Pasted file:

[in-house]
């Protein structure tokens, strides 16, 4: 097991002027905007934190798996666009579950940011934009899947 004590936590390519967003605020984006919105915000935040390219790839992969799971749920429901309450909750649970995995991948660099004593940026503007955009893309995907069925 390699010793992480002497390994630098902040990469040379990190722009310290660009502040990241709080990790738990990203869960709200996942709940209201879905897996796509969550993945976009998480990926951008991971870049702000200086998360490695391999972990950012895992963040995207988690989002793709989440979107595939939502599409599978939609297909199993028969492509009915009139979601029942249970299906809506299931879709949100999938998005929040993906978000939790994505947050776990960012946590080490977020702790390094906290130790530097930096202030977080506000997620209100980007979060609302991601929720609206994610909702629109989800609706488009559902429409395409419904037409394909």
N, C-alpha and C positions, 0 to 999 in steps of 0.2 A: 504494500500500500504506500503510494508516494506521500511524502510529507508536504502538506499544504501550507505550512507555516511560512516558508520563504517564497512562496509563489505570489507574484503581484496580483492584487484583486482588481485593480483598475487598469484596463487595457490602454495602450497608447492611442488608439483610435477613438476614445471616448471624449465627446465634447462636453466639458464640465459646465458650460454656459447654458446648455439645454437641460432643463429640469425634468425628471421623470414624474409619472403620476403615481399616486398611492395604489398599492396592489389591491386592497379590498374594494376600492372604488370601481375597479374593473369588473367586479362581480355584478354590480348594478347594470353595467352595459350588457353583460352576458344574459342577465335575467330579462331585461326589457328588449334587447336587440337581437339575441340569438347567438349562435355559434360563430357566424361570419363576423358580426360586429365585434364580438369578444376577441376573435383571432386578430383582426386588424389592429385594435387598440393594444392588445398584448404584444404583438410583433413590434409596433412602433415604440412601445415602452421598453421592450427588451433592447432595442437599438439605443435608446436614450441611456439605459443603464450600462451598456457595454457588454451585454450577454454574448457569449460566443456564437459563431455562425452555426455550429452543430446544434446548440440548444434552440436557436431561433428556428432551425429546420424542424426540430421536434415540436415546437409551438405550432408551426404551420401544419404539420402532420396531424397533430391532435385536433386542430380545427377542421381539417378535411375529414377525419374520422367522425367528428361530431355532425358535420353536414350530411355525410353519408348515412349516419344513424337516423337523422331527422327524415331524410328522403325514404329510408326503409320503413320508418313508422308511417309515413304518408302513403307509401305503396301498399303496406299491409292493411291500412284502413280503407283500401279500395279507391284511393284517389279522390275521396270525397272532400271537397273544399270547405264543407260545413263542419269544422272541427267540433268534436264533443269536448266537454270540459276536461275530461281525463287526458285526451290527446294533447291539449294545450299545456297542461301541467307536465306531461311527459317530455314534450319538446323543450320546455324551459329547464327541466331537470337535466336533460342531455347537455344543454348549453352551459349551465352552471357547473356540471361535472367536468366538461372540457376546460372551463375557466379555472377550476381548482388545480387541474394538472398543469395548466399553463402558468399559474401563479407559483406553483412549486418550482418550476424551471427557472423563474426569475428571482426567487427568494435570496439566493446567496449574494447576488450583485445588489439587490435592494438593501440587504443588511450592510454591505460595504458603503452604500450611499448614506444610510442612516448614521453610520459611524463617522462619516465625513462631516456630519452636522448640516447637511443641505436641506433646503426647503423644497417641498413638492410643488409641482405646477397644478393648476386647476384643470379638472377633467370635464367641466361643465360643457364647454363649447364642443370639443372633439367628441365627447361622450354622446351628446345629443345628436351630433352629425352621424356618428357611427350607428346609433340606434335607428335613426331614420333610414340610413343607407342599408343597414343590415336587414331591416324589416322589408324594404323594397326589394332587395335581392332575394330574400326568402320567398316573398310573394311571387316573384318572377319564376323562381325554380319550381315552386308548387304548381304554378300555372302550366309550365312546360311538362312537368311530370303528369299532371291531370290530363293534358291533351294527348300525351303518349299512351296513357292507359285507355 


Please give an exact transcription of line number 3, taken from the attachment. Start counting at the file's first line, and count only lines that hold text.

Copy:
N, C-alpha and C positions, 0 to 999 in steps of 0.2 A: 504494500500500500504506500503510494508516494506521500511524502510529507508536504502538506499544504501550507505550512507555516511560512516558508520563504517564497512562496509563489505570489507574484503581484496580483492584487484583486482588481485593480483598475487598469484596463487595457490602454495602450497608447492611442488608439483610435477613438476614445471616448471624449465627446465634447462636453466639458464640465459646465458650460454656459447654458446648455439645454437641460432643463429640469425634468425628471421623470414624474409619472403620476403615481399616486398611492395604489398599492396592489389591491386592497379590498374594494376600492372604488370601481375597479374593473369588473367586479362581480355584478354590480348594478347594470353595467352595459350588457353583460352576458344574459342577465335575467330579462331585461326589457328588449334587447336587440337581437339575441340569438347567438349562435355559434360563430357566424361570419363576423358580426360586429365585434364580438369578444376577441376573435383571432386578430383582426386588424389592429385594435387598440393594444392588445398584448404584444404583438410583433413590434409596433412602433415604440412601445415602452421598453421592450427588451433592447432595442437599438439605443435608446436614450441611456439605459443603464450600462451598456457595454457588454451585454450577454454574448457569449460566443456564437459563431455562425452555426455550429452543430446544434446548440440548444434552440436557436431561433428556428432551425429546420424542424426540430421536434415540436415546437409551438405550432408551426404551420401544419404539420402532420396531424397533430391532435385536433386542430380545427377542421381539417378535411375529414377525419374520422367522425367528428361530431355532425358535420353536414350530411355525410353519408348515412349516419344513424337516423337523422331527422327524415331524410328522403325514404329510408326503409320503413320508418313508422308511417309515413304518408302513403307509401305503396301498399303496406299491409292493411291500412284502413280503407283500401279500395279507391284511393284517389279522390275521396270525397272532400271537397273544399270547405264543407260545413263542419269544422272541427267540433268534436264533443269536448266537454270540459276536461275530461281525463287526458285526451290527446294533447291539449294545450299545456297542461301541467307536465306531461311527459317530455314534450319538446323543450320546455324551459329547464327541466331537470337535466336533460342531455347537455344543454348549453352551459349551465352552471357547473356540471361535472367536468366538461372540457376546460372551463375557466379555472377550476381548482388545480387541474394538472398543469395548466399553463402558468399559474401563479407559483406553483412549486418550482418550476424551471427557472423563474426569475428571482426567487427568494435570496439566493446567496449574494447576488450583485445588489439587490435592494438593501440587504443588511450592510454591505460595504458603503452604500450611499448614506444610510442612516448614521453610520459611524463617522462619516465625513462631516456630519452636522448640516447637511443641505436641506433646503426647503423644497417641498413638492410643488409641482405646477397644478393648476386647476384643470379638472377633467370635464367641466361643465360643457364647454363649447364642443370639443372633439367628441365627447361622450354622446351628446345629443345628436351630433352629425352621424356618428357611427350607428346609433340606434335607428335613426331614420333610414340610413343607407342599408343597414343590415336587414331591416324589416322589408324594404323594397326589394332587395335581392332575394330574400326568402320567398316573398310573394311571387316573384318572377319564376323562381325554380319550381315552386308548387304548381304554378300555372302550366309550365312546360311538362312537368311530370303528369299532371291531370290530363293534358291533351294527348300525351303518349299512351296513357292507359285507355 